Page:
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Anna Auerbach - Co-Lead, Product Officers Practice At Search Firm Egon Zehnder

Talent search and the hiring process have evolved through the years. Sometimes you don't even have to go out looking for the perfect job because the job now has a way of finding you. It's a matter of building up your credentials and making them known to the right people and in the right forums. To set you up better for success, Anna Auerbach, Consultant and Co-Lead Product Officers Practice for executive search firm Egon Zehnder shares insights into their talent search process. She gives tips on what to do when you get that call from a search firm or an executive recruiter, along with what to expect and prepare for to get an edge in the search process. If you are looking to advance your career, don't miss out on this episode!

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Anna Auerbach - Co-Lead, Product Officers Practice At Search Firm Egon Zehnder

On The World Of Executive Search And Her Own Journey From Ukraine To Egon Zehnder

I'm JR Lowry and this is "Career Sessions, Career Lessons". Our show is brought to you by Pathwise.io. Pathwise is dedicated to helping you live the career you deserve. Basic membership is free, so visit Pathwise online and join today.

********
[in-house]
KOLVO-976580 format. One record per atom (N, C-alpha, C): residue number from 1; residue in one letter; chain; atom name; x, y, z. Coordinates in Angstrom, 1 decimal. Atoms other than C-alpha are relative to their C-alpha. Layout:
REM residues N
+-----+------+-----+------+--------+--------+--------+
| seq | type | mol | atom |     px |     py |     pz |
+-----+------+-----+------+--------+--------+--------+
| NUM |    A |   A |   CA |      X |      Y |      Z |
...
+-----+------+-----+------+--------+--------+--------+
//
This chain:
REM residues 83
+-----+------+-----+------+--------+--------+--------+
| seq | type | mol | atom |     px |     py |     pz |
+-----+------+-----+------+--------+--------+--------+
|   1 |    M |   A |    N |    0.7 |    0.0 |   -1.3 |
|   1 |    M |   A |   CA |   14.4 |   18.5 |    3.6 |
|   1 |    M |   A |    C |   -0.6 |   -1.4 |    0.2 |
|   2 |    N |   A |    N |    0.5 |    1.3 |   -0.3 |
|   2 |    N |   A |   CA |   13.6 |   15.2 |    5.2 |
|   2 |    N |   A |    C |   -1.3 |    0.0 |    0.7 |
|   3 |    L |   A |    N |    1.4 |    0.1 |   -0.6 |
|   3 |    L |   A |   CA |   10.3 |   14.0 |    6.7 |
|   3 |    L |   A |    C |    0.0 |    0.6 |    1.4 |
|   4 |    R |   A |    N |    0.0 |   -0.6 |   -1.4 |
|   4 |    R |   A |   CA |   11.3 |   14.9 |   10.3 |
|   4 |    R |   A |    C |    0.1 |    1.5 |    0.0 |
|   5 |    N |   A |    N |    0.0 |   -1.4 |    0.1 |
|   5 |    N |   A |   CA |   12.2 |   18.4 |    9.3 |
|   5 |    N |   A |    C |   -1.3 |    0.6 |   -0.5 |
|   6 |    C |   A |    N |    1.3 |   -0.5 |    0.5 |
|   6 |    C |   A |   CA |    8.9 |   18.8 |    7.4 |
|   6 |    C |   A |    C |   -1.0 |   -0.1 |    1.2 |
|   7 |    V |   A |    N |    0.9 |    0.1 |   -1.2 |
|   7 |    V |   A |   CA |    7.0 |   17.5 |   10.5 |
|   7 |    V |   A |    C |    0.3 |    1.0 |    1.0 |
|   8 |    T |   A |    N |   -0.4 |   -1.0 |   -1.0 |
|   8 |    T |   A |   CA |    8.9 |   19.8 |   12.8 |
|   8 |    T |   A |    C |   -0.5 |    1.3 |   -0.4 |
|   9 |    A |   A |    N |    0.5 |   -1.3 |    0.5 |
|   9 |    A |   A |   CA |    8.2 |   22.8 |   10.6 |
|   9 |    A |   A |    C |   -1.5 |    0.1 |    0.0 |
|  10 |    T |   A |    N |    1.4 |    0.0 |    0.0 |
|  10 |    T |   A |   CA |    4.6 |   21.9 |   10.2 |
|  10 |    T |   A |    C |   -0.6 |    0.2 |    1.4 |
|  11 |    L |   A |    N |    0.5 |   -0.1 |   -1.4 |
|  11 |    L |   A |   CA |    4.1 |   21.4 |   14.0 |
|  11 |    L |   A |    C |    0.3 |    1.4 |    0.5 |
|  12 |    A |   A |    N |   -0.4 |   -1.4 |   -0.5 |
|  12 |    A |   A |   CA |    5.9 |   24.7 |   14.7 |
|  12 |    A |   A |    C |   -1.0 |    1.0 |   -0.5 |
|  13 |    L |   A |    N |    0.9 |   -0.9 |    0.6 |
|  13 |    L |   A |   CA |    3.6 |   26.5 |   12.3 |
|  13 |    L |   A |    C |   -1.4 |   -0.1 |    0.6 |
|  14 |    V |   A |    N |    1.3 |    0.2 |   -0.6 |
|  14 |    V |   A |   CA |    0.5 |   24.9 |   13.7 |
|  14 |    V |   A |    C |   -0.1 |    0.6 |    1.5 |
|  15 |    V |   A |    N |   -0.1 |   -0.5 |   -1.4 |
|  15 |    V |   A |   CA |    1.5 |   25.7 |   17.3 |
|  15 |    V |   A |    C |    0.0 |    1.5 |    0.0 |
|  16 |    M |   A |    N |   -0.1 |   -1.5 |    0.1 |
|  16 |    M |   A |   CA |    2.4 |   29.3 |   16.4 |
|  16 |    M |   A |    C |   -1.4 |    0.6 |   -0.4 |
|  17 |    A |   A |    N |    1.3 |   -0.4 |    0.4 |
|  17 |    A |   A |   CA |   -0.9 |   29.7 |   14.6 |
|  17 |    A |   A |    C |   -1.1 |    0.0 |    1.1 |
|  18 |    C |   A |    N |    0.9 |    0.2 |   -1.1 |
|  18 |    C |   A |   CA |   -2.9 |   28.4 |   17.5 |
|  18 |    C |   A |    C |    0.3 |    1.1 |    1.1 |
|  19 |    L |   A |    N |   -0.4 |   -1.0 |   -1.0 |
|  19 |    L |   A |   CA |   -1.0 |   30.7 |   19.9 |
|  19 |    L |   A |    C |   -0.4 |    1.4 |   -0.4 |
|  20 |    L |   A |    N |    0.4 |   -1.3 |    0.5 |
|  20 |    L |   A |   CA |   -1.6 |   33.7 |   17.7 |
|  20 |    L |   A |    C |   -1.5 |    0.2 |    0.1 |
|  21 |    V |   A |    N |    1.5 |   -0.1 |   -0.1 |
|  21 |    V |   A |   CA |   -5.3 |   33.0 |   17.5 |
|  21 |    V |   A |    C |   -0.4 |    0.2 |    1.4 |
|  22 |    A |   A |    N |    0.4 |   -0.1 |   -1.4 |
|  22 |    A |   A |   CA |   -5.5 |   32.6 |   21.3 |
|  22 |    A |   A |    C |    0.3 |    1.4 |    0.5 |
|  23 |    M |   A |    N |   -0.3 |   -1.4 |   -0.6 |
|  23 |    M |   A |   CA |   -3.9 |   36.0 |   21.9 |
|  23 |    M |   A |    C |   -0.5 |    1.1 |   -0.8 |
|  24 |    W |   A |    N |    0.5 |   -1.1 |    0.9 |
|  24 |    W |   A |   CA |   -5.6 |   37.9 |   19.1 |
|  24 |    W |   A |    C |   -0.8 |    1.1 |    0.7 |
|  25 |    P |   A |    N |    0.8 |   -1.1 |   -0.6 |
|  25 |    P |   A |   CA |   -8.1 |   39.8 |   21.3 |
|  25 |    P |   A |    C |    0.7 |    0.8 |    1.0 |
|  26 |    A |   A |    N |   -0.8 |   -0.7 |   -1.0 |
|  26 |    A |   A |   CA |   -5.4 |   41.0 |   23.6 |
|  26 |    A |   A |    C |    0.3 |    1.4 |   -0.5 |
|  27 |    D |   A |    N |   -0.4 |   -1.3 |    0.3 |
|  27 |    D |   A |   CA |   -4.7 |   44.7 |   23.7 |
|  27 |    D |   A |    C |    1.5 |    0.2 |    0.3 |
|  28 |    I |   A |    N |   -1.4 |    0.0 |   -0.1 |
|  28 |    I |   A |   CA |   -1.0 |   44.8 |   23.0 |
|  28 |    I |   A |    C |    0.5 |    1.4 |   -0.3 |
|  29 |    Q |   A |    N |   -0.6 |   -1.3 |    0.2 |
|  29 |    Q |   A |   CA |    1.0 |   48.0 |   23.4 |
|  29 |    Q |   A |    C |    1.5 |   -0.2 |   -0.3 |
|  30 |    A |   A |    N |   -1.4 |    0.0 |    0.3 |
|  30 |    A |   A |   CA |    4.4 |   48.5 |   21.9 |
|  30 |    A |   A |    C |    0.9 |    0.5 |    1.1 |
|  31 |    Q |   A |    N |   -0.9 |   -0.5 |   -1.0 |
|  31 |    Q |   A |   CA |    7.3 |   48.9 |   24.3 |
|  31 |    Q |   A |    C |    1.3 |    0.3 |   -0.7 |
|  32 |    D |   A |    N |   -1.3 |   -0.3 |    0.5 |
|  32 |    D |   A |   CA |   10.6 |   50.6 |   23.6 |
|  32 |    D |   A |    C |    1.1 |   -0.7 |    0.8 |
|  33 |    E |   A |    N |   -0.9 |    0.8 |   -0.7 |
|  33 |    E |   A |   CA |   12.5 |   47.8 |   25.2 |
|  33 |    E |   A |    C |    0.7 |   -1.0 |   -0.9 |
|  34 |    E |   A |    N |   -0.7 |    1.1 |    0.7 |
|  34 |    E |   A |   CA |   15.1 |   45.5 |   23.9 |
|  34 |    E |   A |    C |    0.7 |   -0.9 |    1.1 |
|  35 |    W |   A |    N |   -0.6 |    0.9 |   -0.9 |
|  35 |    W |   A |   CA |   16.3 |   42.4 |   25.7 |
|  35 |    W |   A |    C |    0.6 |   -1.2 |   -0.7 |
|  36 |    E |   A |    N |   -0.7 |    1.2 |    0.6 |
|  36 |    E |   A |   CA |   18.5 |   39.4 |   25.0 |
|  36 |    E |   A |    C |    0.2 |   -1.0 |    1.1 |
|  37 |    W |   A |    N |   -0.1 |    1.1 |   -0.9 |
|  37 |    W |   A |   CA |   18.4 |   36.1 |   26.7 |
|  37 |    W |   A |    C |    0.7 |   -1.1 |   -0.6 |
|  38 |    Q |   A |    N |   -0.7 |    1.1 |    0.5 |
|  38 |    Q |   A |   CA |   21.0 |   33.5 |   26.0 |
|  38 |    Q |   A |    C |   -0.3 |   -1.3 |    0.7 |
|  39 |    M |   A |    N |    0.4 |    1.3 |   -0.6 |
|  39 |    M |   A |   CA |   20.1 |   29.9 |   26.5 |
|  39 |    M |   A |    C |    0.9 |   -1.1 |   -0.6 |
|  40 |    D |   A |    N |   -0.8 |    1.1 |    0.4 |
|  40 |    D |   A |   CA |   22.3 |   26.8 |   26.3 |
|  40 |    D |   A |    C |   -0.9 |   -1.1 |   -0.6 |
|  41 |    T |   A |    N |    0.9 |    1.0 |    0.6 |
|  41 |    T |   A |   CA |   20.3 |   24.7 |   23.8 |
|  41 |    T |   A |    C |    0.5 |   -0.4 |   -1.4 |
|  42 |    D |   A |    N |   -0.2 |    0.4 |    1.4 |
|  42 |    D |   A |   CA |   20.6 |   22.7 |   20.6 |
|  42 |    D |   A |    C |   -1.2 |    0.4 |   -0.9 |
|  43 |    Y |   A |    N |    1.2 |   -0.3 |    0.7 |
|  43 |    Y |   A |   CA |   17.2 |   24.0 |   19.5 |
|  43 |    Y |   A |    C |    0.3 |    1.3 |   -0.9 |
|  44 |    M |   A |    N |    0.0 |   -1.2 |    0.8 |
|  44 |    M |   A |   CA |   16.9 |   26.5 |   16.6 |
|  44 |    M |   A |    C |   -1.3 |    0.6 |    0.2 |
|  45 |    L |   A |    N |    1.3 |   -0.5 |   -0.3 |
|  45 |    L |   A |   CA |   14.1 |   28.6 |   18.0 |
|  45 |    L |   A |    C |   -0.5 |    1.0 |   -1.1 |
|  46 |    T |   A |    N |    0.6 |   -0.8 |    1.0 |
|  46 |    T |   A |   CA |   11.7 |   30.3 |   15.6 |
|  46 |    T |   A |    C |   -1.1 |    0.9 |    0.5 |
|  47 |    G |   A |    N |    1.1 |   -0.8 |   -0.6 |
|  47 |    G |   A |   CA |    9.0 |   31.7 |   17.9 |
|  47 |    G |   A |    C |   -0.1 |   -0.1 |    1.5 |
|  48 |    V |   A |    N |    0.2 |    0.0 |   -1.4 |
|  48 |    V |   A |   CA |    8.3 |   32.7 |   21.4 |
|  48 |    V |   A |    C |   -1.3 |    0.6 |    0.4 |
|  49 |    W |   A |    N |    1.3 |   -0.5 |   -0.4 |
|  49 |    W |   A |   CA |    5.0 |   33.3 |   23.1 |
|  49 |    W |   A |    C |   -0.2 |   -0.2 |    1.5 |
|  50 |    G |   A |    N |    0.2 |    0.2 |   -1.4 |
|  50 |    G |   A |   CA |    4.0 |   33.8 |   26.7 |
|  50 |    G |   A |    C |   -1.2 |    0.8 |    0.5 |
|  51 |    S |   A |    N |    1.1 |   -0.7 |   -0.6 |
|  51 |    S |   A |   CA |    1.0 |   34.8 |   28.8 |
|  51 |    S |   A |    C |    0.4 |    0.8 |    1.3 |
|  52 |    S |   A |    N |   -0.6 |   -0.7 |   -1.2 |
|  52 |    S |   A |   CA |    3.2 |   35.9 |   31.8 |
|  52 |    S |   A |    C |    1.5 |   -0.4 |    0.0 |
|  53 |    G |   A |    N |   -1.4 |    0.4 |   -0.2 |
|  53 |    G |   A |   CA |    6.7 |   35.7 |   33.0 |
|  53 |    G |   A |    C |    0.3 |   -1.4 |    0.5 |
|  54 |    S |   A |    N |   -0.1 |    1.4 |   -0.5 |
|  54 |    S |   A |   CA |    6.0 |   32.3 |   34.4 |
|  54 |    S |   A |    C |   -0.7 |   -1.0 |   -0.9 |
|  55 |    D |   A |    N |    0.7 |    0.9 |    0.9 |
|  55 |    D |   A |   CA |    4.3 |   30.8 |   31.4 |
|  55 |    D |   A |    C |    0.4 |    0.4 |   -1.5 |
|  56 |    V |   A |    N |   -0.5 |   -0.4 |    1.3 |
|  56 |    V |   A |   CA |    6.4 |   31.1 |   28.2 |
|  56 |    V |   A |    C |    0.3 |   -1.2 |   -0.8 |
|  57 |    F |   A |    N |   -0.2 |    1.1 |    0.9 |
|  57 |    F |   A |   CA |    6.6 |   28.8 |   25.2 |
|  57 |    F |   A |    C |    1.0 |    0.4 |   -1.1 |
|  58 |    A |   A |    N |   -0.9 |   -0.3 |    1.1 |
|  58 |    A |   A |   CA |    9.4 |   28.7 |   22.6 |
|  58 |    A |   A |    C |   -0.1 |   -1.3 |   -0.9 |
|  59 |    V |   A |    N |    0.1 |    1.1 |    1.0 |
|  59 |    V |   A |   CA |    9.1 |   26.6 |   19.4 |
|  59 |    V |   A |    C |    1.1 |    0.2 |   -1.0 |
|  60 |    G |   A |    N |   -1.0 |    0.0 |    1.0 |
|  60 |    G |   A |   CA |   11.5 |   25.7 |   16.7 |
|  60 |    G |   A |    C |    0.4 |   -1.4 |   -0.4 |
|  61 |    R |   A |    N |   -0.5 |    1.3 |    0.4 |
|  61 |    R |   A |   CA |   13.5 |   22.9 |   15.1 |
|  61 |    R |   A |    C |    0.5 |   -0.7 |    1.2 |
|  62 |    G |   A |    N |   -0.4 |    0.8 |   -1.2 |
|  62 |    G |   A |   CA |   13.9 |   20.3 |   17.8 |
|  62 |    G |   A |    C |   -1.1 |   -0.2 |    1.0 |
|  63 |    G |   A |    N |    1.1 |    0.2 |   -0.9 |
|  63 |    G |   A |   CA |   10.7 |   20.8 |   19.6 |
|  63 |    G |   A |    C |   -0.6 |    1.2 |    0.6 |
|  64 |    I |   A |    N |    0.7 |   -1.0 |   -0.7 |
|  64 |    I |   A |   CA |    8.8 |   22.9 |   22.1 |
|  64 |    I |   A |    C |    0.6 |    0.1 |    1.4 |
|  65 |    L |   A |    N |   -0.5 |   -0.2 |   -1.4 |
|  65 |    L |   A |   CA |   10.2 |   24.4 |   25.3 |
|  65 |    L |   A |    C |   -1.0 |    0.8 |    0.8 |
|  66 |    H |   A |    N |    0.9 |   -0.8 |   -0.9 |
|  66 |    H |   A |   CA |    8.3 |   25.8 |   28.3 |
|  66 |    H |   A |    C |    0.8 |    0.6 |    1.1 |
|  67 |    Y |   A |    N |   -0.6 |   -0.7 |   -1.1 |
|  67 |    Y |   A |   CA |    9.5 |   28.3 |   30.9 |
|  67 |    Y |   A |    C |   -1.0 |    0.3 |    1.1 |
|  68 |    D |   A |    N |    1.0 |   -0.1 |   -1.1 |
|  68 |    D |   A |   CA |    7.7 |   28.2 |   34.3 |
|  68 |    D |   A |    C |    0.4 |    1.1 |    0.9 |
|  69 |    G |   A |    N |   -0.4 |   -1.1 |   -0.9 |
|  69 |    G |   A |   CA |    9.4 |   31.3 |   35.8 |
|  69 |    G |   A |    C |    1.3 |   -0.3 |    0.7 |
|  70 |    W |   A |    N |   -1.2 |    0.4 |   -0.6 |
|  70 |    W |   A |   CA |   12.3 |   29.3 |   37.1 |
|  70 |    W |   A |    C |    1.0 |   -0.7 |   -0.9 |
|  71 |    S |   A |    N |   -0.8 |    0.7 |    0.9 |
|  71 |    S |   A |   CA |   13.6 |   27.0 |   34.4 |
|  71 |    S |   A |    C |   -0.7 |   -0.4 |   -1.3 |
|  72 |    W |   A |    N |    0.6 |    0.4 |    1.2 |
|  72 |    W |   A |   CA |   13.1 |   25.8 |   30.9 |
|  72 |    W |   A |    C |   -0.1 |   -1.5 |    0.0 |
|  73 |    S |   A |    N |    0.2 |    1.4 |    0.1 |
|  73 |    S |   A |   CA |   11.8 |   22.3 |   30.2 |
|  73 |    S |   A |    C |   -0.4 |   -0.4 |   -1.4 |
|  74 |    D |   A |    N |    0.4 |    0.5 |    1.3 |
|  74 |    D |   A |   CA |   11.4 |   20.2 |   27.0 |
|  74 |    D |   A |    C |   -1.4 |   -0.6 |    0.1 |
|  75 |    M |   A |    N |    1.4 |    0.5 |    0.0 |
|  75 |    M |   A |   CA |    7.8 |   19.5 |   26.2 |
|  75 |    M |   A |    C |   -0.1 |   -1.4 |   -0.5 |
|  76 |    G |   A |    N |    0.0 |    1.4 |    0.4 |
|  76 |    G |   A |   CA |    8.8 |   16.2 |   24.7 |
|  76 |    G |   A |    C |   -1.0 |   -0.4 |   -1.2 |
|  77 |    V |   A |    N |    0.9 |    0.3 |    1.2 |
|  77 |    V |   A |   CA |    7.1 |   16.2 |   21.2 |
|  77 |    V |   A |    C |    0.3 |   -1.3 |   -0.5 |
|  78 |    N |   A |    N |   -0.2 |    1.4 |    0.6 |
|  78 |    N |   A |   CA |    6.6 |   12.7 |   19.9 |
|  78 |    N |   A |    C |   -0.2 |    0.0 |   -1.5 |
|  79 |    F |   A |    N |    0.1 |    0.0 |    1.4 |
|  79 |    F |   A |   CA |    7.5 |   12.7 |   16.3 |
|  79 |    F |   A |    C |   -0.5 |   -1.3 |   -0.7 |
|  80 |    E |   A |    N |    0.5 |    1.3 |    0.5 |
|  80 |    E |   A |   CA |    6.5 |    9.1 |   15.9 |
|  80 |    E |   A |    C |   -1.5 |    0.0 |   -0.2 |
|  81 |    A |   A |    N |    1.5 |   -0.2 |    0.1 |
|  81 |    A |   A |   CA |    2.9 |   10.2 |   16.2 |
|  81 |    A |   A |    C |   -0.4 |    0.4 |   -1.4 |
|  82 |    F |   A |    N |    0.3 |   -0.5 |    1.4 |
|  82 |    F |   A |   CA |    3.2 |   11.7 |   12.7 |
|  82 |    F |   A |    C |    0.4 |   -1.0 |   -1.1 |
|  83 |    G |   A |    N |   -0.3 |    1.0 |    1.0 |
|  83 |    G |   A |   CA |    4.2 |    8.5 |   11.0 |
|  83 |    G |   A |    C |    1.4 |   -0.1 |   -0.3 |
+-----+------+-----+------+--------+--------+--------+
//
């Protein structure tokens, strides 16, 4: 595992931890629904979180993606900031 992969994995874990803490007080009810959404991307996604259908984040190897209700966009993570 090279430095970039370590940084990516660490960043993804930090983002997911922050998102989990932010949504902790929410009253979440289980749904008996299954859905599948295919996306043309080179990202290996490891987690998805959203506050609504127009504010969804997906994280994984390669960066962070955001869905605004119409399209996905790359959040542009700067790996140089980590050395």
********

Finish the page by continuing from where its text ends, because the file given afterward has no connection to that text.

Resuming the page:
My guest is Anna Auerbach, who I met when she was a senior at Brandeis University interviewing for a business analyst role in McKinsey's Boston office. She earned that role and spent her first few years post-college at McKinsey. She then spent a year at the American Museum of Natural History in New York before earning an MBA from Harvard Business School. Following business school, she went to the Bridgespan Group, the nonprofit consulting arm of Bain & Company.

She moved on from there to become the COO of Moonridge, a philanthropic advisory organization. She then branched out on her own, starting Werk.co, a SaaS-based platform designed to bring personalization and flexibility to the workplace. She sold that business to The Mom Project and joined the executive search firm Egon Zehnder a few years ago, where she focuses on technology, digital, and product officer roles.

Anna has earned a range of industry recognition, particularly for her time as an entrepreneur. She lives in New York with her husband and two children.

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Anna, welcome. It’s good to have you on the show. It's been a long time since the two of us have talked, so I'm looking forward to catching up.

Thank you. This is great. It’s good not to be in an interview context but in a different interview context.

That was a long time ago. I do remember that day very clearly. You came across as driven and scrappy then. I was happy that we decided to offer you a job. Clearly, things have gone well for you since then. Congrats on everything.

That's kind of you to say. I might have looked good on the surface, but I was terrified behind the scenes and on the inside. I'm glad it came across that way. I'm sure we'll talk about this more, but that experience set me up for so many things. I'm grateful for that and grateful that it comes full circle in this conversation.

You talked about nerves. I've interviewed enough people at this point that I generally will look past nerves to a degree because everybody gets nervous in an interview. You just have to be confident that when the person's in their day-to-day, they're not going to be like that. That it's just the moment.